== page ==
Can I unsugar list comprehension in this expression:

[(i,j) | i <- [1..4], j <- [i+1..4]]

This is the output:


How can I, with map, filter and so on, write that piece of code?


Here an other:

[(i,j,k) | i <- [1..6], j <- [i+1..6],k <- [j+1..6]]

This is the output:


List comprehensions (in fact, Monad comprehensions) can be desugared into do notation.

do i <- [1..4]
   j <- [i+1..4]
   return (i,j)

Which can be desugared as usual:

[1..4]   >>= \i ->
[i+1..4] >>= \j ->
return (i,j)

It is well known that a >>= \x -> return b is the same as fmap (\x -> b) a. So an intermediate desugaring step:

[1..4] >>= \i -> 
fmap (\j -> (i,j)) [i+1..4]

For lists, (>>=) = flip concatMap, and fmap = map

(flip concatMap) [1..4] (\i -> map (\j -> (i,j) [i+1..4])

flip simply switches the order of the inputs.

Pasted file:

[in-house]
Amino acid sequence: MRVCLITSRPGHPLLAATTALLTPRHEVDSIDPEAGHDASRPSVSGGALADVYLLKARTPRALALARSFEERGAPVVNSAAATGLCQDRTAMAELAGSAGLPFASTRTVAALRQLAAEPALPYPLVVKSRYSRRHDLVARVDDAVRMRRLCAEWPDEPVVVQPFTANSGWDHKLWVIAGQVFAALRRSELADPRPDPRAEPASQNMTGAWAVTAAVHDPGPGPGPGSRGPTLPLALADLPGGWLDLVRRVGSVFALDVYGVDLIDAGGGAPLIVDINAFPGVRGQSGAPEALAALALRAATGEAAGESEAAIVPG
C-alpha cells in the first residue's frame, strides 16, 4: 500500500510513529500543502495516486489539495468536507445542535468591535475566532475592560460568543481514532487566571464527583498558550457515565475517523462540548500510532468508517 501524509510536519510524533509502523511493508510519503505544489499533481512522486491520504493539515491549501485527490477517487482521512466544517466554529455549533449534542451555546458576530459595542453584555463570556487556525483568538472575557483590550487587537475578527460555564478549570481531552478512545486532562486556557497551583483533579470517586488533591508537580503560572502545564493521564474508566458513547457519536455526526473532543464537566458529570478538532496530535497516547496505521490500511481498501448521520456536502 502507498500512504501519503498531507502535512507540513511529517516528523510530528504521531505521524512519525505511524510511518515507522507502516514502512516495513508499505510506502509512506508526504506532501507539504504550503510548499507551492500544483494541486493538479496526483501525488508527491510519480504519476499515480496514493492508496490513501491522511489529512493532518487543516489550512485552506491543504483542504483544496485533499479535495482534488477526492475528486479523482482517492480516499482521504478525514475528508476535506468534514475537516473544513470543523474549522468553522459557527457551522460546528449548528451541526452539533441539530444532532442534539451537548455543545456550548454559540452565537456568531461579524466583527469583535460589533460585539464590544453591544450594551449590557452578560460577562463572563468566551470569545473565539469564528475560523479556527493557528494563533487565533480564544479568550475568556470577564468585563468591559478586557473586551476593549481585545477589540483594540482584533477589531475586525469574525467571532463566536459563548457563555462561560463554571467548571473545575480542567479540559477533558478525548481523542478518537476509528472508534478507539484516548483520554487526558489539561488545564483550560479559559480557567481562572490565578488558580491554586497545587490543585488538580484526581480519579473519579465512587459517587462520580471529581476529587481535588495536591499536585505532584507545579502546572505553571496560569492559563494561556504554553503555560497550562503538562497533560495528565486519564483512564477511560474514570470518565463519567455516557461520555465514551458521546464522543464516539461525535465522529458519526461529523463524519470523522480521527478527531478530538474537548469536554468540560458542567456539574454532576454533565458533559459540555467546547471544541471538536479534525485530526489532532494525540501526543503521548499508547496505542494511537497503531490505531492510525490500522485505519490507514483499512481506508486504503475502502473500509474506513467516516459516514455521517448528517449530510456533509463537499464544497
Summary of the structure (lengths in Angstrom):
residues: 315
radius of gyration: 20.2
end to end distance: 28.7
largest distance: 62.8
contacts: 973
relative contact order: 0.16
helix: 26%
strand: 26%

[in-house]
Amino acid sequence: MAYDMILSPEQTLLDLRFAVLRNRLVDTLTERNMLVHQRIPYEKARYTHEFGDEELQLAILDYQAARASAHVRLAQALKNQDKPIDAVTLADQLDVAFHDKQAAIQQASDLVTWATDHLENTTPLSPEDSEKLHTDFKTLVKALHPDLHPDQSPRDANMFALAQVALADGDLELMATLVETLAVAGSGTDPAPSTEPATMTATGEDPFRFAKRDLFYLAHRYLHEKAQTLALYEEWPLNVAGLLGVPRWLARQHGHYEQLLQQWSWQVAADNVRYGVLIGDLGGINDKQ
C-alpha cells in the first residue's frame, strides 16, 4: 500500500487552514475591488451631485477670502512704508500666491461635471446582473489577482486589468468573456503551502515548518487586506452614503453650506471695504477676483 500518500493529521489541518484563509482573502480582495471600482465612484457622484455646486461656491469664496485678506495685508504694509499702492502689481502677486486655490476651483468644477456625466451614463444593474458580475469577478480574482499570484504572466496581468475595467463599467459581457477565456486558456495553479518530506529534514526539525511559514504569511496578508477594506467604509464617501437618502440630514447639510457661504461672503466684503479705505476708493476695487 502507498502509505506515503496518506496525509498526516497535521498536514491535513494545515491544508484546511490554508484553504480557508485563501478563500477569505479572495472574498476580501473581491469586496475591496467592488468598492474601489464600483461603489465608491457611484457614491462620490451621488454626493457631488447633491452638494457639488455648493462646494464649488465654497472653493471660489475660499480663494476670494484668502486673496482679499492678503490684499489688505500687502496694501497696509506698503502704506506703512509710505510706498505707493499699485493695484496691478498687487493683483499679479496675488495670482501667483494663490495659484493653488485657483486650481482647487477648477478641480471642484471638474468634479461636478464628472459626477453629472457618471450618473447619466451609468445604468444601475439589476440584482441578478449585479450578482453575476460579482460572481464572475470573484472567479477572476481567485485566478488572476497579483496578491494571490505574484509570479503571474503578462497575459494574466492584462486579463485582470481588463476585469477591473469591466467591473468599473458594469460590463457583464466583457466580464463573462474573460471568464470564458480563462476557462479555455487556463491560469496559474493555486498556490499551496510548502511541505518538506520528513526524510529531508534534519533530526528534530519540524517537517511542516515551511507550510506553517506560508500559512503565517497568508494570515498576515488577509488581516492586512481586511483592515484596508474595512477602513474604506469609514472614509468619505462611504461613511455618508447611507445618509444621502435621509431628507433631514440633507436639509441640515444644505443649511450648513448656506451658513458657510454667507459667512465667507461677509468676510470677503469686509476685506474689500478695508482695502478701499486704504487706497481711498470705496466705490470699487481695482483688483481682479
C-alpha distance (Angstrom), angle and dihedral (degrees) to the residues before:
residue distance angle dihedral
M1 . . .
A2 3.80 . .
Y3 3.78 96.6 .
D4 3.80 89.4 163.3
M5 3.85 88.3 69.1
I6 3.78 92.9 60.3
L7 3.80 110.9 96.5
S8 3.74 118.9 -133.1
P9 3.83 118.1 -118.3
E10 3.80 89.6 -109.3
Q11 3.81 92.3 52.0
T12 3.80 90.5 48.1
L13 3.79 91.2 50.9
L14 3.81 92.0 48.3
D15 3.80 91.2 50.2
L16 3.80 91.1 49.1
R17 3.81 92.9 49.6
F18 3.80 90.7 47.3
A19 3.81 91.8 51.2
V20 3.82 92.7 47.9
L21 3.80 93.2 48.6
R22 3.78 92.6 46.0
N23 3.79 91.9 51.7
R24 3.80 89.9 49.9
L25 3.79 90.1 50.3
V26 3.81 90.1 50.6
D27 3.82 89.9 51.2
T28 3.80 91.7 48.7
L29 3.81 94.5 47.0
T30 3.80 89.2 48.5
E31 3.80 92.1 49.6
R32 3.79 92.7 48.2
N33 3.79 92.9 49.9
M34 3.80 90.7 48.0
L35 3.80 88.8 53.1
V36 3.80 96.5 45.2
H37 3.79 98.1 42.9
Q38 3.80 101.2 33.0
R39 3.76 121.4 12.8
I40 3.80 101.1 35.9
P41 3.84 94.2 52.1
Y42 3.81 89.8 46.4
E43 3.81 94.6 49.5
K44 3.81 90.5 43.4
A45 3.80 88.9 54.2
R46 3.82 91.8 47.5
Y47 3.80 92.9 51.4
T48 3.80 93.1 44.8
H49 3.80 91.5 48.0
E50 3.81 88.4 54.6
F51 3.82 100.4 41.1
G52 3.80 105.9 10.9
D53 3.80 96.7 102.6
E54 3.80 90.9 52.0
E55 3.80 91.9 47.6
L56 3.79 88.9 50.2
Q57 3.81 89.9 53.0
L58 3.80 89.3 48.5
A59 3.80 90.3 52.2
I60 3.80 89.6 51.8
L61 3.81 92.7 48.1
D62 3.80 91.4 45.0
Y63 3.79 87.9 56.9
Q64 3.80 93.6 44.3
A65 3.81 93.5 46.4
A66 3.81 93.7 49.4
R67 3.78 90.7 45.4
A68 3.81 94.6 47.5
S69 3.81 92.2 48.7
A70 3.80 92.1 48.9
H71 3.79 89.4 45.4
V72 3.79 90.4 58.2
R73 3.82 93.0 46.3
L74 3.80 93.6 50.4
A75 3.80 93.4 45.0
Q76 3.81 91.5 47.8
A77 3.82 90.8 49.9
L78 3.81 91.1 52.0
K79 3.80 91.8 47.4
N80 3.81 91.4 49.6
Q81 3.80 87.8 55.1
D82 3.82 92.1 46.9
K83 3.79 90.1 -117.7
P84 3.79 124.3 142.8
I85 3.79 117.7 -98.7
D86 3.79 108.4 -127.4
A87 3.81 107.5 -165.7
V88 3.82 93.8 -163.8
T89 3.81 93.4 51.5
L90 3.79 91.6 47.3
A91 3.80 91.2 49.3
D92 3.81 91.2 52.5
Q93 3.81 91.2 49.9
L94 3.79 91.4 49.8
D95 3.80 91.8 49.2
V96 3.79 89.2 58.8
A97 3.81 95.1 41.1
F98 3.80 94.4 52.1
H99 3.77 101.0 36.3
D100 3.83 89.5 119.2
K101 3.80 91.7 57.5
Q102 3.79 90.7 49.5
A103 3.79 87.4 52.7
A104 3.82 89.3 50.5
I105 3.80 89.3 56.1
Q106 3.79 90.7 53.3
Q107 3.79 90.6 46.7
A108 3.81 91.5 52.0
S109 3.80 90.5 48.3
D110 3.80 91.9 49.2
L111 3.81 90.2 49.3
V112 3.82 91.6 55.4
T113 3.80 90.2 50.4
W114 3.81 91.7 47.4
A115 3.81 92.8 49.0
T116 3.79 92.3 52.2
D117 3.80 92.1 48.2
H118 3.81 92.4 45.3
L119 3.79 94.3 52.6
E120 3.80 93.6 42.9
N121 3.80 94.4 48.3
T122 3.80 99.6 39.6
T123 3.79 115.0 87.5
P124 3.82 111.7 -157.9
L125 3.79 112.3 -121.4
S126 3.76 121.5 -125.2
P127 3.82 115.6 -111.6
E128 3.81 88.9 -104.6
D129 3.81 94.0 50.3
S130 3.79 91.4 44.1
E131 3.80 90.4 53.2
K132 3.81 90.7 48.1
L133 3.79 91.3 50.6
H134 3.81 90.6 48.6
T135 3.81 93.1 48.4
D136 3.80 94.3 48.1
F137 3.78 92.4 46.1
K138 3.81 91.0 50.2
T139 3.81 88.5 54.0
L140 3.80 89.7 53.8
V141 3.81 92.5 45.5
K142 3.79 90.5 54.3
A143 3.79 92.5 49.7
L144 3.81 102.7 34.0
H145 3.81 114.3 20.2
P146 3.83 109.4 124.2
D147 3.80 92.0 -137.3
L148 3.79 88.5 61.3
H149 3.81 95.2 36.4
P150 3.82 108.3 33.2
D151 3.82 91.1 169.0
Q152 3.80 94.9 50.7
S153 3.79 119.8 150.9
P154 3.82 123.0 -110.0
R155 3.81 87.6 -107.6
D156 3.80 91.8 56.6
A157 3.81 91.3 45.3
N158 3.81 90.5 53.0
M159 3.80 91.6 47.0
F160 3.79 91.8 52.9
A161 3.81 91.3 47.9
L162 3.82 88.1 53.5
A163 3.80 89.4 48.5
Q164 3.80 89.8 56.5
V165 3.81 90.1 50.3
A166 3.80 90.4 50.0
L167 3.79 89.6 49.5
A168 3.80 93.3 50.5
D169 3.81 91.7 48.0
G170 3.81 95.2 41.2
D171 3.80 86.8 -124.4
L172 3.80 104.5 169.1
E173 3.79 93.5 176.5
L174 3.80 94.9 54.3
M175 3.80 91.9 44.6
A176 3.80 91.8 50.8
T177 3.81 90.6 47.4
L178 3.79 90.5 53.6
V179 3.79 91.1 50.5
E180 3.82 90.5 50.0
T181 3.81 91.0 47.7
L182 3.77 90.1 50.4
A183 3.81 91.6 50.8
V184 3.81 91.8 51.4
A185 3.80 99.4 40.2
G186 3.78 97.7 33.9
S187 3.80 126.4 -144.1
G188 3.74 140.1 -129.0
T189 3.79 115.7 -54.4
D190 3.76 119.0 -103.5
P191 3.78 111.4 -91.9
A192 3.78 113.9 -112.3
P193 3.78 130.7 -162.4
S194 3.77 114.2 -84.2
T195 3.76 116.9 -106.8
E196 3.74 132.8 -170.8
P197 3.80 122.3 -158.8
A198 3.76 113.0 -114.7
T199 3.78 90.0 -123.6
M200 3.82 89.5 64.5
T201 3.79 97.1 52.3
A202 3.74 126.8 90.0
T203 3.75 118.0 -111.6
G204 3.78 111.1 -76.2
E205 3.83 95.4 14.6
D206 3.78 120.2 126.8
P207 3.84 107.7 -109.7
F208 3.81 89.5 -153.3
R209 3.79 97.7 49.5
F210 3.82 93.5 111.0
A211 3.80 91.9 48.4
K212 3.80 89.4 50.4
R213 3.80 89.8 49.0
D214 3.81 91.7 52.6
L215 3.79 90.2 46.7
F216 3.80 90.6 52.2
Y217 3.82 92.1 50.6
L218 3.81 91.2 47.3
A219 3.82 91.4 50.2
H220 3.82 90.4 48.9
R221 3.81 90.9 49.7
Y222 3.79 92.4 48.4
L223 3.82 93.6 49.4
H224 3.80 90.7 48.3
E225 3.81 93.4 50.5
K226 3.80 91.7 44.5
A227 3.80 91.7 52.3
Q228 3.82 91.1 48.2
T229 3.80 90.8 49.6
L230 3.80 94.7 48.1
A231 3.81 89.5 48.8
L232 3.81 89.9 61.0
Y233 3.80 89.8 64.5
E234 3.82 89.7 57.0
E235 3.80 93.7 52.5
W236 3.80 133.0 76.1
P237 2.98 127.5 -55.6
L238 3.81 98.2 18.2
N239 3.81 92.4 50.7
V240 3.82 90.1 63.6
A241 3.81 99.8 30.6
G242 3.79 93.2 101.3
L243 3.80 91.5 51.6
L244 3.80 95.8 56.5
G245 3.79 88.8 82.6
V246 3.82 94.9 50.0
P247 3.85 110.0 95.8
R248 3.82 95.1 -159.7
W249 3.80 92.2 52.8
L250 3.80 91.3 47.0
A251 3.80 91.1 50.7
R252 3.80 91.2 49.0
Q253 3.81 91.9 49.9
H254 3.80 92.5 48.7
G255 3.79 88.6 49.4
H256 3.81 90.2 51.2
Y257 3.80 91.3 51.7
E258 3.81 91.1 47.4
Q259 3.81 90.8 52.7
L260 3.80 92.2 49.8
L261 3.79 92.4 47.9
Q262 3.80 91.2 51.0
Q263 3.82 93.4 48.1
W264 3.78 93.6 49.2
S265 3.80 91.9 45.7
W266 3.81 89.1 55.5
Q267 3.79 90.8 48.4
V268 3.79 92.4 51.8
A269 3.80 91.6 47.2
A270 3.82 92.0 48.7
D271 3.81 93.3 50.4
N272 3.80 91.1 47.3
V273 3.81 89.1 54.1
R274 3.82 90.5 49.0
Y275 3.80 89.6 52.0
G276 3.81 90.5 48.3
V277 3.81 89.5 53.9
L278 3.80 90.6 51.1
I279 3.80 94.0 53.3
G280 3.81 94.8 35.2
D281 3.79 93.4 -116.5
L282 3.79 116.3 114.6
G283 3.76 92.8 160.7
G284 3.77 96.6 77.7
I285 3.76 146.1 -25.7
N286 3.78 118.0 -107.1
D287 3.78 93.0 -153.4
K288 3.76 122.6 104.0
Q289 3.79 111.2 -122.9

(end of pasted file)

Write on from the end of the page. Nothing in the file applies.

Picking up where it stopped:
concatMap (\i -> map (\j -> (i,j)) [i+1..4]) [1..4]

And this is how you wind up with Tsuyoshi's answer.

The second can similarly be desugared into:

concatMap (\i ->
  concatMap (\j ->
    map       (\k ->

The desugared code is:

concatMap (\i -> concatMap (\j -> (i, j) : []) [i+1..4]) [1..4]

Which can be refactored to Tsuyoshi Ito's answer.


There is yet another translation scheme, it is due to Wadler, as far as I know.

This would give:

    lc_outer (x:xs) = let lc_inner (y:ys) = (x,y) : lc_inner ys
                          lc_inner []     = lc_outer xs
                      in lc_inner [x+1.. 4]
    lc_outer [] = []
in  lc_outer [1..4]

This translation avoids needless construction of singleton lists in the innermost level that would need to get flattened with concatMap later.

concatMap (\i -> map (\j -> (i, j)) [i+1 .. 4]) [1 .. 4]
  • Thanks for answer :) – Carlochess Nov 6 '11 at 18:12

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